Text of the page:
granting EEOC's motion to compel documents containing details regarding the defendant's financial information on the basis of the "general rule a defendant's financial status is relevant when a claim for punitive damages has been made"Summary of this case from Equal Employment Opportunity Com. v. Emiteria Cortes Bustos
Equal Employment Opportunity Commission (EEOC) brought employment discrimination action against employer. On EEOC's motion to compel discovery, the District Court, Myron L. Gordon, J., held that: (1) fact that employer's liability for punitive damages was capped did not compel finding that its financial records were nondiscoverable, and (2) employer would be required to pay EEOC's attorney fees incurred in making motion to compel discovery.
U.S. Equal Employment Opportunity Commission by Jeanette Goss, Milwaukee, WI, for Plaintiff.
Lindner & Marsack, S.C. by James R. Scott, Milwaukee, WI, for Defendant.
DECISION and ORDER
MYRON L. GORDON, District Judge.
On August 24, 1995, the plaintiff, the Equal Employment Opportunity Commission [" the EEOC" ], filed a complaint against Klockner H & K Machines, Inc. [" Klockner" ], alleging that it had engaged in unlawful employment practices in violation of Title VII of the Civil Rights Act of 1964, 42 U.S. C. § 2000e, and Section 102 of the Civil Rights Act of 1991, 42 U.S. C. § 1981a. Specifically, the EEOC charged that Klockner had constructively discharged Jeffrey A. Praxel for testifying in support of a female co-worker's sexual harassment allegations against the defendant.
Presently before the court is the EEOC's motion to compel discovery. The motion will be granted. I. BACKGROUND
On January 16, 1996, Klockner was served with the EEOC's " First Request for Production of Documents" which sought, among other things, the following documents relating to Klockner's financial status: (1) annual profit-and-loss statements issued since January 1, 1992; (2) annual reports to stockholders issued since January 1, 1992; (3) annual reports made to the Board of Directors since January 1, 1992; (4) financial status reports made to any of its parent corporations since January 1, 1992; and (5) federal income tax forms filed since January 1, 1992. (Plaintiff's First Request for Production of Documents, numbers 20-24.) In its response, the defendant objected " for the reasons that the request seeks information which is irrelevant, immaterial, and designed to harass." The plaintiffs advised the defendant, by letter of June 11, 1996, that the information pertaining to the defendant's financial worth was relevant to the plaintiff's punitive damages claim, and therefore, subject to discovery. Nevertheless, the defendant persisted in its refusal to produce the requested material.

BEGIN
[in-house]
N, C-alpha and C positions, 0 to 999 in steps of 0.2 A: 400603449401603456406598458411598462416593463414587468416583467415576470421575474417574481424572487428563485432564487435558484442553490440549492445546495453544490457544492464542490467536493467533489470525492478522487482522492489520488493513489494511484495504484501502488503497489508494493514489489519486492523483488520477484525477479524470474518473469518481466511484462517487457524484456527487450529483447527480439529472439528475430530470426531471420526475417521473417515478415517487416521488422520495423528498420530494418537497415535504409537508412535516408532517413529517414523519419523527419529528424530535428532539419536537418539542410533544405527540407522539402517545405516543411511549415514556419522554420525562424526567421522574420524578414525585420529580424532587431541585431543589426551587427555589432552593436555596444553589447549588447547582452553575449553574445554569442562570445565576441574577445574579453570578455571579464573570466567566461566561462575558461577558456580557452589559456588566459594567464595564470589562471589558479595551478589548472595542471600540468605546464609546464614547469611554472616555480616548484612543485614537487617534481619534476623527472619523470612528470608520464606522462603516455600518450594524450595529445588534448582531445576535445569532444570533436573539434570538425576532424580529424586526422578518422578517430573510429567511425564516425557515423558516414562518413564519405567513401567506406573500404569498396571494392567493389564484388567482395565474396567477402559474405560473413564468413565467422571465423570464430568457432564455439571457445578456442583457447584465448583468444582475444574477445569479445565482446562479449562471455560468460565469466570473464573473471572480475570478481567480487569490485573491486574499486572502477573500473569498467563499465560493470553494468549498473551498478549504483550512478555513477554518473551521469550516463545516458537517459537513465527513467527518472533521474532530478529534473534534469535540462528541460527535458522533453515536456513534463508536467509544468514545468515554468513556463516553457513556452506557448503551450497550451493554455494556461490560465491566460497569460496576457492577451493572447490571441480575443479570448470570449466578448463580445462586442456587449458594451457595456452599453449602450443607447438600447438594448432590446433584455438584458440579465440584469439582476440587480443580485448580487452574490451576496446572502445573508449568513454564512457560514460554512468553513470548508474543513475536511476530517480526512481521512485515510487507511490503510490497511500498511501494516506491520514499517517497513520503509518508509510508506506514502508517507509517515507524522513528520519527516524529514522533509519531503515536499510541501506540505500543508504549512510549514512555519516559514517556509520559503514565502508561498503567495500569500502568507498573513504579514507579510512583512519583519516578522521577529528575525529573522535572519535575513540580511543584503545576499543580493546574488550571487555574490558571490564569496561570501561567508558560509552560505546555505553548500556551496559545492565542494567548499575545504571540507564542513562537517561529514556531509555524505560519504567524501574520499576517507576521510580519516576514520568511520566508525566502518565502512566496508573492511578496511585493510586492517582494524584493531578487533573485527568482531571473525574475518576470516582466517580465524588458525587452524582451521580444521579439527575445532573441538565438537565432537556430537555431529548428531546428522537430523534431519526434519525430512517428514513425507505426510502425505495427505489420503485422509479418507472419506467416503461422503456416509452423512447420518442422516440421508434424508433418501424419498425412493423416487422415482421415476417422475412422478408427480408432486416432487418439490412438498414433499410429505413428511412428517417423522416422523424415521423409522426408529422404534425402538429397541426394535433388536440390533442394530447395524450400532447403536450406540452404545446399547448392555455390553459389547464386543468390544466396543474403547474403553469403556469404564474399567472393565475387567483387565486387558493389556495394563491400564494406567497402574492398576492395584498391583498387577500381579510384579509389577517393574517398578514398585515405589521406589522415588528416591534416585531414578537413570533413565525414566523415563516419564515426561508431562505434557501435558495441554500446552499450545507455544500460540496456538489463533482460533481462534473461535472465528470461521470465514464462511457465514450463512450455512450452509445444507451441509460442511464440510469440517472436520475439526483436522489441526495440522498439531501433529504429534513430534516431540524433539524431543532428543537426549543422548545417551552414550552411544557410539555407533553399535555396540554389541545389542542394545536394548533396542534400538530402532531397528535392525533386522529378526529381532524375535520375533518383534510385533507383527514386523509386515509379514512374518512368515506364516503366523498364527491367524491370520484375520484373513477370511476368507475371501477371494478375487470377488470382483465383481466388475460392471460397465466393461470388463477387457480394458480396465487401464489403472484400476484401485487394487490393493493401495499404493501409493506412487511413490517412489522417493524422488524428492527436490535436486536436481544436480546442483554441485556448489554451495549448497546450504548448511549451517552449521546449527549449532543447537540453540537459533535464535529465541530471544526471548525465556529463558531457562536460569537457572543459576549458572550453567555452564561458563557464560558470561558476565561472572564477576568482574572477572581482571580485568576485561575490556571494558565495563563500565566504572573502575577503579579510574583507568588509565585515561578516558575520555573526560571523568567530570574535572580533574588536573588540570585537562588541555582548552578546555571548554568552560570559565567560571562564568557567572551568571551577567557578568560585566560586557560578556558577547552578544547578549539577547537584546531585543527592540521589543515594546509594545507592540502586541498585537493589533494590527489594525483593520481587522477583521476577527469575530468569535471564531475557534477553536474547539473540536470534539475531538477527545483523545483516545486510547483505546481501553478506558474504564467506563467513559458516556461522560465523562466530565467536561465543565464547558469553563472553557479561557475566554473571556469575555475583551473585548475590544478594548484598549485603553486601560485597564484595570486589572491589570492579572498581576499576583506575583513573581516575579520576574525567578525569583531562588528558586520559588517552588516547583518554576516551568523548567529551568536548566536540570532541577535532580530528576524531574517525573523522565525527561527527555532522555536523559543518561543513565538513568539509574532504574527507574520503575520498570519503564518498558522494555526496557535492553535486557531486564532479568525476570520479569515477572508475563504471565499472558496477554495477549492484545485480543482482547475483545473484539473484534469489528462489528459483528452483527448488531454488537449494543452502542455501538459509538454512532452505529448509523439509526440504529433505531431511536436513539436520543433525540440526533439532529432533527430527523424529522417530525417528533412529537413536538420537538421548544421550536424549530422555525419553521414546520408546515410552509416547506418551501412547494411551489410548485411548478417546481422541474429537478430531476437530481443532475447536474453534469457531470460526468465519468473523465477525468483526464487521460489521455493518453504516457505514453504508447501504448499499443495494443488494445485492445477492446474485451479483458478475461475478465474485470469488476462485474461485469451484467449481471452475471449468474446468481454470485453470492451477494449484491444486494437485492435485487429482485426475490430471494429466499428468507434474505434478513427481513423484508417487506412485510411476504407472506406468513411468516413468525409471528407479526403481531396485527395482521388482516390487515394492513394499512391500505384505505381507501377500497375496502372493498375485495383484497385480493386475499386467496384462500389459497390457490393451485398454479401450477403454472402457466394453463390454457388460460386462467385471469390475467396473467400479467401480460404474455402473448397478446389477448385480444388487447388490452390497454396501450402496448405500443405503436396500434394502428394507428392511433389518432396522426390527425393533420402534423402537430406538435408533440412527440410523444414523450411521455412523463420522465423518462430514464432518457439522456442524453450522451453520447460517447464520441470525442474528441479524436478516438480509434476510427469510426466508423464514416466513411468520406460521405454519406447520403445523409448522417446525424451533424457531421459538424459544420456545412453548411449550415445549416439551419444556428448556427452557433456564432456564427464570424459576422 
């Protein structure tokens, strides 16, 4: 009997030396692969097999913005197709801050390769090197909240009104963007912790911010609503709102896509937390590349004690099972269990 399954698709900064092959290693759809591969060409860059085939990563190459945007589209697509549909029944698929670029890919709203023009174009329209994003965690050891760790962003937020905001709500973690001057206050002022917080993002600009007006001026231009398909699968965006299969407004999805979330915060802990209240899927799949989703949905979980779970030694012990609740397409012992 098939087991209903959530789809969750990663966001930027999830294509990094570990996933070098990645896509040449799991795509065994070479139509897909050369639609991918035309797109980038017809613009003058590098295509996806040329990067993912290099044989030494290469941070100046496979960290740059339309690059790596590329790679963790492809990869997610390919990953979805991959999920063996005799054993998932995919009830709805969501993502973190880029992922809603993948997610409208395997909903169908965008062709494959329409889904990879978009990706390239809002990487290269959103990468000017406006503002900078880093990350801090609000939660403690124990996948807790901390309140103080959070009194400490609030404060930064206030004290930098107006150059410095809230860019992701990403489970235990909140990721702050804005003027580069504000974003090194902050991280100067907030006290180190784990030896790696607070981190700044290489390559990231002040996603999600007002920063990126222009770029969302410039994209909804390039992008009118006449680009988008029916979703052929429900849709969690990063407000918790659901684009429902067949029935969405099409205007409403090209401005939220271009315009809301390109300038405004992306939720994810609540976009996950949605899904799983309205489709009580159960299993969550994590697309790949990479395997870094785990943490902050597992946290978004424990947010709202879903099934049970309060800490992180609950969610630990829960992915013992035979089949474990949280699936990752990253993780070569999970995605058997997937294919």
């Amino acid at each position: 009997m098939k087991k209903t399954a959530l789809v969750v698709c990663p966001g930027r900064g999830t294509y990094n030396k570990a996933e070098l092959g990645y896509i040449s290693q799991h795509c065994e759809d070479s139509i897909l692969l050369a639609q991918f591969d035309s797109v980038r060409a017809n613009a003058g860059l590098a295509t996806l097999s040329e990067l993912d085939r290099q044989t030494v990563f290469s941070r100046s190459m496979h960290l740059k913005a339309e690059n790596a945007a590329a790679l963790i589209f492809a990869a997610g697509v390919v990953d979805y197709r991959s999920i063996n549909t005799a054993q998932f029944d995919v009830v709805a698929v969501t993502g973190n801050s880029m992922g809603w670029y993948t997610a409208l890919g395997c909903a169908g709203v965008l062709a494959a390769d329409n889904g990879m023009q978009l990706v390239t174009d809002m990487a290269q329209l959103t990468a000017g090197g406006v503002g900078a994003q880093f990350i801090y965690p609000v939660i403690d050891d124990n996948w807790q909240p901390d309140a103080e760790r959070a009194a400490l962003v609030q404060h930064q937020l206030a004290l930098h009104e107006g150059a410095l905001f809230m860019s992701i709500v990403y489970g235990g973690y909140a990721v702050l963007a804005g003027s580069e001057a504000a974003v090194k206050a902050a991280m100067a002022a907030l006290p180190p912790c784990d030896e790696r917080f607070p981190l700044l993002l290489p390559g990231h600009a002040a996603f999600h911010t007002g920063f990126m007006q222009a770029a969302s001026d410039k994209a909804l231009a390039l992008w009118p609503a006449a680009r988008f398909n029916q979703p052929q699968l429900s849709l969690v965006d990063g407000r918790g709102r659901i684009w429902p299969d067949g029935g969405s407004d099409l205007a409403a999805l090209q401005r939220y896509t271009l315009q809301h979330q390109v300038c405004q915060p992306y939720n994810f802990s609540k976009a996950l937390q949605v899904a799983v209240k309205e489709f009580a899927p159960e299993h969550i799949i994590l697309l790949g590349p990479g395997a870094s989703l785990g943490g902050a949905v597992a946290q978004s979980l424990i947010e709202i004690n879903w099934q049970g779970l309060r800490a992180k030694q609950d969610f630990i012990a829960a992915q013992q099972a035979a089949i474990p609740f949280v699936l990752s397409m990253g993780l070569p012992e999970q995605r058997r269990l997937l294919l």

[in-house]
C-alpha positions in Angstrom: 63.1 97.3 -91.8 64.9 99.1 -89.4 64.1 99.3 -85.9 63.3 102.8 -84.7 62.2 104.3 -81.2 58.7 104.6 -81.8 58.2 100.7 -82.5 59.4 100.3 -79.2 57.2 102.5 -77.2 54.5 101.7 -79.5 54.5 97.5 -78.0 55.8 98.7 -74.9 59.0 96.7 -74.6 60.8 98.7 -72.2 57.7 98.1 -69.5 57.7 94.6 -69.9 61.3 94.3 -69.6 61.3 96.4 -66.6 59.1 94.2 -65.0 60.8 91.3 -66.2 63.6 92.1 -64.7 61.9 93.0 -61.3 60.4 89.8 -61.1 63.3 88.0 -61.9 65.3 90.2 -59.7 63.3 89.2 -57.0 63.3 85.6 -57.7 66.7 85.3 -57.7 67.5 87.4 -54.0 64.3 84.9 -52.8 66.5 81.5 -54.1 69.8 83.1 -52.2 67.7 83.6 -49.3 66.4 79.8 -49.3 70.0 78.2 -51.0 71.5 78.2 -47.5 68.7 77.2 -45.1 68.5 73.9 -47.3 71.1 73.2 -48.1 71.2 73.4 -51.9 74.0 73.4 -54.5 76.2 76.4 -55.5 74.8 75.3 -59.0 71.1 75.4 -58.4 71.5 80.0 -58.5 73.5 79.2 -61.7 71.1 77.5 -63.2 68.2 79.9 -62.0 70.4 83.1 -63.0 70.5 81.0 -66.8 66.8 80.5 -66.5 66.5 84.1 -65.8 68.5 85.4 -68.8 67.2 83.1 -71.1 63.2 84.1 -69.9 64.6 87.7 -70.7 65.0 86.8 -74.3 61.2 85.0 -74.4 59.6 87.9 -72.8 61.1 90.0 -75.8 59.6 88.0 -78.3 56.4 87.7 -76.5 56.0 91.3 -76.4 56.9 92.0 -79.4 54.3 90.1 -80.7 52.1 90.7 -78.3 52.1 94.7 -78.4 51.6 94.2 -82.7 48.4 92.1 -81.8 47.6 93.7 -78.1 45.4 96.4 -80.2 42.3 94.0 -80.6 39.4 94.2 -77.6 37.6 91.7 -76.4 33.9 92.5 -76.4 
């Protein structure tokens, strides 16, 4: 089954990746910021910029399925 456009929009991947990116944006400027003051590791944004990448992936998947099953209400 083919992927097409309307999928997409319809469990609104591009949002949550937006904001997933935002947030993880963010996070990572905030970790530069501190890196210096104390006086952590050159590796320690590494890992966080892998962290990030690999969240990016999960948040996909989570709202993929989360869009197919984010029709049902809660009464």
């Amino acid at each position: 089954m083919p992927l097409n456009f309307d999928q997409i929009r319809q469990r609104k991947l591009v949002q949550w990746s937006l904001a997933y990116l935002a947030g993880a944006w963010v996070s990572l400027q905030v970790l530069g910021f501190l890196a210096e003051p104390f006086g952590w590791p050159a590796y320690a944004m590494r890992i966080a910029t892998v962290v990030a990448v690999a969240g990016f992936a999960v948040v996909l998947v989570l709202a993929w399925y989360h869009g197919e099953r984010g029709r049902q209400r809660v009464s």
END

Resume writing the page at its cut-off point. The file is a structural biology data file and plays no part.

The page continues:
II. LAW AND ANALYSIS
Under Rule 37, Federal Rules of Civil Procedure, a party is permitted to file a motion to compel discovery where another party fails to respond to a discovery request or where the party's response is evasive or incomplete. See Rules 37(a)(2) and (3), Federal Rules of Civil Procedure. A motion to compel discovery pursuant to Rule 37(a), Federal Rules of Civil Procedure, is addressed to the sound discretion of the trial court. Community Sav. and Loan Ass'n v. Federal Home Loan Bank Bd., 68 F.R.D. 378, 381 (E.D.Wis.1975). In exercising its discretion, the court must be mindful that parties are permitted to obtain discovery " regarding any matter, not privileged, which is relevant to the subject matter involved in the pending action, ...." Rule 26(b)(1), Federal Rules of Civil Procedure. Moreover, the test for relevance " in the discovery area is an extremely broad one." AM Int'l Inc. v. Eastman Kodak Co., 100 F.R.D. 255, 257 (N.D.Ill.1981). A request for discovery " ‘ should be considered relevant if there is any possibility that the information sought may be relevant to the subject matter of the action.’ " Id. (citing 8 Wright and Miller, Federal Practice and Procedure § 2008 (1970)). The burden is on the objecting party to show why a particular discovery request is improper. Powerlock Systems, Inc. v. Duo-Lok, Inc., 54 F.R.D. 578, 579 (E.D.Wis.1972) (Gordon, J.); 8 Wright and Miller, Federal Practice and Procedure, § 2173 at 543-544 (1970).